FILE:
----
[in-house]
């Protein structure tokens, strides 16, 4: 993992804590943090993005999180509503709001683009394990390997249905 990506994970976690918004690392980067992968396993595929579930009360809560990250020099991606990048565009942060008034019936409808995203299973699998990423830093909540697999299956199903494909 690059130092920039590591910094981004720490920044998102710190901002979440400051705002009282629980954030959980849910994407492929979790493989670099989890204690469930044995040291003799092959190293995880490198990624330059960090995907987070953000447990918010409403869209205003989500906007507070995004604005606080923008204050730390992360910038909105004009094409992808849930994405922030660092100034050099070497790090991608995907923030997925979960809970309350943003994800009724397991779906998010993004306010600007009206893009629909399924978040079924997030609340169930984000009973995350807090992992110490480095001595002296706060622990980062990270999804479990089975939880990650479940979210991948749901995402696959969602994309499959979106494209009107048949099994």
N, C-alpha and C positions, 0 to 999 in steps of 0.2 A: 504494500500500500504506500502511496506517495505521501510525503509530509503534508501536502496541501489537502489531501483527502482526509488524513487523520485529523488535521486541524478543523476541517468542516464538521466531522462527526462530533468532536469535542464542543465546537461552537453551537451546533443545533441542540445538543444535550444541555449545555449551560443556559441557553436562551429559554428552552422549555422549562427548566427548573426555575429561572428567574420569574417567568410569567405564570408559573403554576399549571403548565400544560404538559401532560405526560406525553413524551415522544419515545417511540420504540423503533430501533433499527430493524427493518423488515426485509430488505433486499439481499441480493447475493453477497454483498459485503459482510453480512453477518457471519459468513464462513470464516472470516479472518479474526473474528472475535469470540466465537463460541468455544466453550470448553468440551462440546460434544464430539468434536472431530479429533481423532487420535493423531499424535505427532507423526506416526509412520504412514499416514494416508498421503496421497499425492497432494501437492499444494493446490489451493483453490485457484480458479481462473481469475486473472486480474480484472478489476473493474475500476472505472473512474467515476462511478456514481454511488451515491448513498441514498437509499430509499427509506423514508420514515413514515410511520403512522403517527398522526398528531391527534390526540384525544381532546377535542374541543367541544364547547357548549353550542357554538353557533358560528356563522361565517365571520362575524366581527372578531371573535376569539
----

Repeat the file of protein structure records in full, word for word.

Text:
[in-house]
């Protein structure tokens, strides 16, 4: 993992804590943090993005999180509503709001683009394990390997249905 990506994970976690918004690392980067992968396993595929579930009360809560990250020099991606990048565009942060008034019936409808995203299973699998990423830093909540697999299956199903494909 690059130092920039590591910094981004720490920044998102710190901002979440400051705002009282629980954030959980849910994407492929979790493989670099989890204690469930044995040291003799092959190293995880490198990624330059960090995907987070953000447990918010409403869209205003989500906007507070995004604005606080923008204050730390992360910038909105004009094409992808849930994405922030660092100034050099070497790090991608995907923030997925979960809970309350943003994800009724397991779906998010993004306010600007009206893009629909399924978040079924997030609340169930984000009973995350807090992992110490480095001595002296706060622990980062990270999804479990089975939880990650479940979210991948749901995402696959969602994309499959979106494209009107048949099994």
N, C-alpha and C positions, 0 to 999 in steps of 0.2 A: 504494500500500500504506500502511496506517495505521501510525503509530509503534508501536502496541501489537502489531501483527502482526509488524513487523520485529523488535521486541524478543523476541517468542516464538521466531522462527526462530533468532536469535542464542543465546537461552537453551537451546533443545533441542540445538543444535550444541555449545555449551560443556559441557553436562551429559554428552552422549555422549562427548566427548573426555575429561572428567574420569574417567568410569567405564570408559573403554576399549571403548565400544560404538559401532560405526560406525553413524551415522544419515545417511540420504540423503533430501533433499527430493524427493518423488515426485509430488505433486499439481499441480493447475493453477497454483498459485503459482510453480512453477518457471519459468513464462513470464516472470516479472518479474526473474528472475535469470540466465537463460541468455544466453550470448553468440551462440546460434544464430539468434536472431530479429533481423532487420535493423531499424535505427532507423526506416526509412520504412514499416514494416508498421503496421497499425492497432494501437492499444494493446490489451493483453490485457484480458479481462473481469475486473472486480474480484472478489476473493474475500476472505472473512474467515476462511478456514481454511488451515491448513498441514498437509499430509499427509506423514508420514515413514515410511520403512522403517527398522526398528531391527534390526540384525544381532546377535542374541543367541544364547547357548549353550542357554538353557533358560528356563522361565517365571520362575524366581527372578531371573535376569539